Saturday, May 8, 2010

Revisiting Self Mythology

I'm not writing anything new on this today because I'm working on my novel, which in many ways relates to this paragraph from my old post, "Self-mythology: What Myths Do You Tell About You?"
... while I've adopted Job as part of my mythology, I am drawn back to the Metis myth, the story of a goddess, Zeus's first wife, whom he swallowed because he believed a prophecy that said Metis's children would surpass him in greatness. I see in the Metis myth the desire of the controlling male to prevent the female he fears may be his superior from reaching her full potential. If you know this myth, then you know that after Zeus swallowed Metis, he developed a tormenting headache, and later the goddess of wisdom, Athena, sprang fully-grown from his head dressed in full armor.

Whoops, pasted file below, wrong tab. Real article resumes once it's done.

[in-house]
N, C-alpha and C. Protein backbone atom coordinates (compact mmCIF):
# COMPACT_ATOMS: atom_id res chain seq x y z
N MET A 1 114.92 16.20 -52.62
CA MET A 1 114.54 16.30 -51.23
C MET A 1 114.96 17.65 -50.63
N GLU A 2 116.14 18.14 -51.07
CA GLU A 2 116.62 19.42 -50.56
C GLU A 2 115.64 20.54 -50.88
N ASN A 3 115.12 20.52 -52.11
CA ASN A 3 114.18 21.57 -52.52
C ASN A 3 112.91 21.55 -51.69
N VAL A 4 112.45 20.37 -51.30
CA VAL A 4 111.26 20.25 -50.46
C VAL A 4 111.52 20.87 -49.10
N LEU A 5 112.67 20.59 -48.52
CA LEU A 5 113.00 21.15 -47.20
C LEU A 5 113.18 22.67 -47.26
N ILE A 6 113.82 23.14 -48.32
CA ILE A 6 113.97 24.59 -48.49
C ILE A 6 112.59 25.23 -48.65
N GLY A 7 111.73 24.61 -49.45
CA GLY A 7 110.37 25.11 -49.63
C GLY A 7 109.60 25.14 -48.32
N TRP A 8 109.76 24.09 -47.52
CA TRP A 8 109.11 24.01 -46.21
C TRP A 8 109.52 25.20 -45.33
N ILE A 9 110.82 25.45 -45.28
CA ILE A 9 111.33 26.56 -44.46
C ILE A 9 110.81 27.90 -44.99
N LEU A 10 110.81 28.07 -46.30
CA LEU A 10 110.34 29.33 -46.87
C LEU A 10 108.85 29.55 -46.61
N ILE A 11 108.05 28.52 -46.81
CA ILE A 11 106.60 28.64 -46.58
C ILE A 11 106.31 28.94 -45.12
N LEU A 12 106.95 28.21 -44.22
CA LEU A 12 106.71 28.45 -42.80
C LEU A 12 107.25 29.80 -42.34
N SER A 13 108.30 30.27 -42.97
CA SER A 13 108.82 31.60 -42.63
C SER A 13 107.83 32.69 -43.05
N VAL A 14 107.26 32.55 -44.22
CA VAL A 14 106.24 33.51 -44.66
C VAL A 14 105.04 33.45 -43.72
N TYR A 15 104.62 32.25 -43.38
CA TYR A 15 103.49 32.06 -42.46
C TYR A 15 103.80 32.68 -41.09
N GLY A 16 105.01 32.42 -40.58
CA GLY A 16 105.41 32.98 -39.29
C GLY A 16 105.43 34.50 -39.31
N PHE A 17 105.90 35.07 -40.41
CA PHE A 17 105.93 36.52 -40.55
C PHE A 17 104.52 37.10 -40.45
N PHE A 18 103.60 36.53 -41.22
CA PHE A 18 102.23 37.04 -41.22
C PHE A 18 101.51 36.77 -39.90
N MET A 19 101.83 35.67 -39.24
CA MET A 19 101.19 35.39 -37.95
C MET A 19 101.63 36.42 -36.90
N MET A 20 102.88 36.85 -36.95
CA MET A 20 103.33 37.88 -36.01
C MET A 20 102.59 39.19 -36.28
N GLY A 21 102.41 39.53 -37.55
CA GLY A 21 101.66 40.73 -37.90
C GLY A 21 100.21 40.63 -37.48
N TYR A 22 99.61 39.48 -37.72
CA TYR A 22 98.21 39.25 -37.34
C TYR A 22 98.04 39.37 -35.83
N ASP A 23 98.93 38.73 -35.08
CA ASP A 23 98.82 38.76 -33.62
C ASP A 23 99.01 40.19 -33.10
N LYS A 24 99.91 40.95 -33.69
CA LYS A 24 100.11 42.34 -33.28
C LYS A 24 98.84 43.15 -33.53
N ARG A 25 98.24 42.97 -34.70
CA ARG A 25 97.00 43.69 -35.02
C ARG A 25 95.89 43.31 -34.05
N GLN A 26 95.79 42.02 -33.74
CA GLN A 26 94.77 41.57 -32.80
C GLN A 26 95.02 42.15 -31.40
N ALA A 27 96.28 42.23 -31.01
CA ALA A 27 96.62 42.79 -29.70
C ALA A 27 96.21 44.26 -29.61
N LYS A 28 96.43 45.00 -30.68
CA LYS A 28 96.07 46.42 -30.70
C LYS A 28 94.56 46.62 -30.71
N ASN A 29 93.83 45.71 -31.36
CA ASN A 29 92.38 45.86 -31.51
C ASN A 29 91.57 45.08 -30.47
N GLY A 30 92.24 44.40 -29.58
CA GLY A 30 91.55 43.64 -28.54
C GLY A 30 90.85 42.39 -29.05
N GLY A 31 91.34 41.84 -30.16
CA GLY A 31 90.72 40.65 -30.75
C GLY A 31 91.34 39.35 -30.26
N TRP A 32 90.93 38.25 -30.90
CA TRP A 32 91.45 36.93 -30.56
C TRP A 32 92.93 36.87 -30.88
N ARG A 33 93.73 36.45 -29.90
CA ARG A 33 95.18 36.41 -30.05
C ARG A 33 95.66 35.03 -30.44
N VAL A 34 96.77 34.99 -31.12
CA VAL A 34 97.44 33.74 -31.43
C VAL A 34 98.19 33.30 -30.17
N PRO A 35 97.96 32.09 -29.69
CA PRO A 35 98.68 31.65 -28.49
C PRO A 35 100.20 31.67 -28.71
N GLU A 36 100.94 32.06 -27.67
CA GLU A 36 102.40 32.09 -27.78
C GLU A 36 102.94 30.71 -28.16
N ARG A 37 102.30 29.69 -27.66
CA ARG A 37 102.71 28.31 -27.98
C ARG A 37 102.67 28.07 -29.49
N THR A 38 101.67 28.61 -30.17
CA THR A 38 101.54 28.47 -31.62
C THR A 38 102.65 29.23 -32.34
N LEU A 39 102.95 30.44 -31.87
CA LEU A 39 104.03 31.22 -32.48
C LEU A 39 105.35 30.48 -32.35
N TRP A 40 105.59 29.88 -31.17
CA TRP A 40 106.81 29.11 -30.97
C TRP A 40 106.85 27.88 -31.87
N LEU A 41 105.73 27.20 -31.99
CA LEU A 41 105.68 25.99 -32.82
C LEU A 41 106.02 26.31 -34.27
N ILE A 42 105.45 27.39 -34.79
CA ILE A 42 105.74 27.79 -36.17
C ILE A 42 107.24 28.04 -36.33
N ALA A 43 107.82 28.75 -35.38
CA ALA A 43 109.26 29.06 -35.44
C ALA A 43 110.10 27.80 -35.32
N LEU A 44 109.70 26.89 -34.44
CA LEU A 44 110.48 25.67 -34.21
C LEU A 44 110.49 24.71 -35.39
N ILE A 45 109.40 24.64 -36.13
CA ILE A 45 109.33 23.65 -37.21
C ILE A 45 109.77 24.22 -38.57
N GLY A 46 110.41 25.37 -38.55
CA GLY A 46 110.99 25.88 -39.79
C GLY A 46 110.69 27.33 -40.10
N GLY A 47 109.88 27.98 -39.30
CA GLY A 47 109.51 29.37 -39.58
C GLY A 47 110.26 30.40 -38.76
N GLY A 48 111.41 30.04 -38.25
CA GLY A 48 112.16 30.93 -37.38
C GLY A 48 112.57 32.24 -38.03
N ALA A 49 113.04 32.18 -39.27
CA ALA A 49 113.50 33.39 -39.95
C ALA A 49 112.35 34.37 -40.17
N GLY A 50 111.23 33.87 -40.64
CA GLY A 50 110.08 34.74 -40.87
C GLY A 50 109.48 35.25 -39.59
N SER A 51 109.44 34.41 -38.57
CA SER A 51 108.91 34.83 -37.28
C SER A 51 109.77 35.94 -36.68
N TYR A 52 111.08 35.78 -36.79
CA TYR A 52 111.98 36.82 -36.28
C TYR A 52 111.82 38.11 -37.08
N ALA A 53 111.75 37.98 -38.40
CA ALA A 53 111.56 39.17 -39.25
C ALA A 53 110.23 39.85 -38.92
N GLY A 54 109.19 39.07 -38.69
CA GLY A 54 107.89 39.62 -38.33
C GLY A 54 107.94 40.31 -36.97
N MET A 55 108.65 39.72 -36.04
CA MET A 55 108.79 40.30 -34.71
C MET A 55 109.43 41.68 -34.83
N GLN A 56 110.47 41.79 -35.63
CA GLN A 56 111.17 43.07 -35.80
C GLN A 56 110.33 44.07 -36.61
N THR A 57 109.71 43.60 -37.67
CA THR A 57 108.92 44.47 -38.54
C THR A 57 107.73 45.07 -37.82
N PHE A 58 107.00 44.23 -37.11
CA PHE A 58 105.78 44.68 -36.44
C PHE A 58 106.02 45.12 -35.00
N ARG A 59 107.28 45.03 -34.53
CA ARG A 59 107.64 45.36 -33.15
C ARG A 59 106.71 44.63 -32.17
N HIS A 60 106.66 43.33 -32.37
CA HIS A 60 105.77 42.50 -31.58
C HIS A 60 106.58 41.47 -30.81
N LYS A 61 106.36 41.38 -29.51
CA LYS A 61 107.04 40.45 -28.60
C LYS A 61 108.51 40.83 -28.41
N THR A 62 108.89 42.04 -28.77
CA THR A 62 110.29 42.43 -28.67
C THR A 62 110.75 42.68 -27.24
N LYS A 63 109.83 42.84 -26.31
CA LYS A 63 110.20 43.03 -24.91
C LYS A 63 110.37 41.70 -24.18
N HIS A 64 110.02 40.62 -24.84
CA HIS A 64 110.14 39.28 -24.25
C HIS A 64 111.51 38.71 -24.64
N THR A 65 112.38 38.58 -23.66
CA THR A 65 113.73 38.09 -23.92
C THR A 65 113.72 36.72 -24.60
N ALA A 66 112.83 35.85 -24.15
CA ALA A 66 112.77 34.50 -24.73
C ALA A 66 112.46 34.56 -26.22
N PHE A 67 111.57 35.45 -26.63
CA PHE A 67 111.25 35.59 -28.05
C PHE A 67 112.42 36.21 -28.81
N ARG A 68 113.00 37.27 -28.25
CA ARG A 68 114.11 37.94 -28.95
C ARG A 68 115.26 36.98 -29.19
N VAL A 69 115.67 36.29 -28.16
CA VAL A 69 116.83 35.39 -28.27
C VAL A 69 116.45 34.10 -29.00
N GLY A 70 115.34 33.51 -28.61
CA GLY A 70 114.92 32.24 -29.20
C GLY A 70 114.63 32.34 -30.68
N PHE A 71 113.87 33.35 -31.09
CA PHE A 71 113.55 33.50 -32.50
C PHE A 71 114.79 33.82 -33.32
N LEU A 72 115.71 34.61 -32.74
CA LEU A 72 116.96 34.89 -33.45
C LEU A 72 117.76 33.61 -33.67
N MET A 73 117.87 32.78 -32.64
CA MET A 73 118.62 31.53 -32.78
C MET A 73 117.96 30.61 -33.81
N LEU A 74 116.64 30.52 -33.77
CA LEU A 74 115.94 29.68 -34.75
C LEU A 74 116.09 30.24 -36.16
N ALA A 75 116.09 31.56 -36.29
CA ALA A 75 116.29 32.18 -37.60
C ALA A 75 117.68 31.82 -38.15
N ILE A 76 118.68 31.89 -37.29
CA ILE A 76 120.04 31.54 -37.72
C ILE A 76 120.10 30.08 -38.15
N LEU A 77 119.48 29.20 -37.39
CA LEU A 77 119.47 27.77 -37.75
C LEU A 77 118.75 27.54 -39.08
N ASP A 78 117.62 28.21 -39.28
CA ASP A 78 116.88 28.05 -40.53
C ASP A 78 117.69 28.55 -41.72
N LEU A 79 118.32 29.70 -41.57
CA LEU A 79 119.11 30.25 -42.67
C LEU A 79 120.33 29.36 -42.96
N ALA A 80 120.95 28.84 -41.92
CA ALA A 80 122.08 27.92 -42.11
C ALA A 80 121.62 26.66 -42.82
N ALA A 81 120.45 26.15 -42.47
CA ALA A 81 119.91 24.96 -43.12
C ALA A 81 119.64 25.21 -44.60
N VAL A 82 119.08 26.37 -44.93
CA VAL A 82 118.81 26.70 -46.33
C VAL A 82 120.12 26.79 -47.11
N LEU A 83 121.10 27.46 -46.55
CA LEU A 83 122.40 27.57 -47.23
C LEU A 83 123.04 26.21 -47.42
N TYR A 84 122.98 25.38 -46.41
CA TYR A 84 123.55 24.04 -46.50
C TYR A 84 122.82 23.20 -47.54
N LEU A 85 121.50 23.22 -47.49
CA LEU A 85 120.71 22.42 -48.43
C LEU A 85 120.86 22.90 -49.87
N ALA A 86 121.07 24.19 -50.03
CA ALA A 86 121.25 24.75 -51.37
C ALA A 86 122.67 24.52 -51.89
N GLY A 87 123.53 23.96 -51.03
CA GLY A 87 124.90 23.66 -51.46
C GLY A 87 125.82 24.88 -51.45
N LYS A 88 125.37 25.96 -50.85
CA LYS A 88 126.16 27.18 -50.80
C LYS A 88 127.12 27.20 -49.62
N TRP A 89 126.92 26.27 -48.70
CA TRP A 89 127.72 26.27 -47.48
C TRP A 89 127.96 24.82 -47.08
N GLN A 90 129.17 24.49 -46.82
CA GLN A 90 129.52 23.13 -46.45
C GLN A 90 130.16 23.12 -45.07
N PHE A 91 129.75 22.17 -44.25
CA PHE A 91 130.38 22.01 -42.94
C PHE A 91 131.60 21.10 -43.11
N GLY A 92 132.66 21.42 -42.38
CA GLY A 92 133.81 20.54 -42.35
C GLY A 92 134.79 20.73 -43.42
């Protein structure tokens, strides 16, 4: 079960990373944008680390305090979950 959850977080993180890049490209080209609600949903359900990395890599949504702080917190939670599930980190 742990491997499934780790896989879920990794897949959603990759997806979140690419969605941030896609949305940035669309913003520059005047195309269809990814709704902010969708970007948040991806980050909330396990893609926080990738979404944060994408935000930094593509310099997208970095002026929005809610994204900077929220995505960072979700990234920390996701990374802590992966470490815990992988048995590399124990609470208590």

Given some very personal experiences that I will not share here, I think there's a lesson my subconscious is trying to teach me through the Metis myth. (Read full post)
I wrote the post in June of 2009, but reread today after someone left a comment on it, and I decided the post still speaks to something people want to understand and need to learn. Kicking off 2010, I wrote at, "Should You Change Your Self-Mythology in 2010." It seemed people connected to this topic then as well.

The artwork in this post is by Thalia Took. It's a drawing of the Yoruban goddess Oshun.

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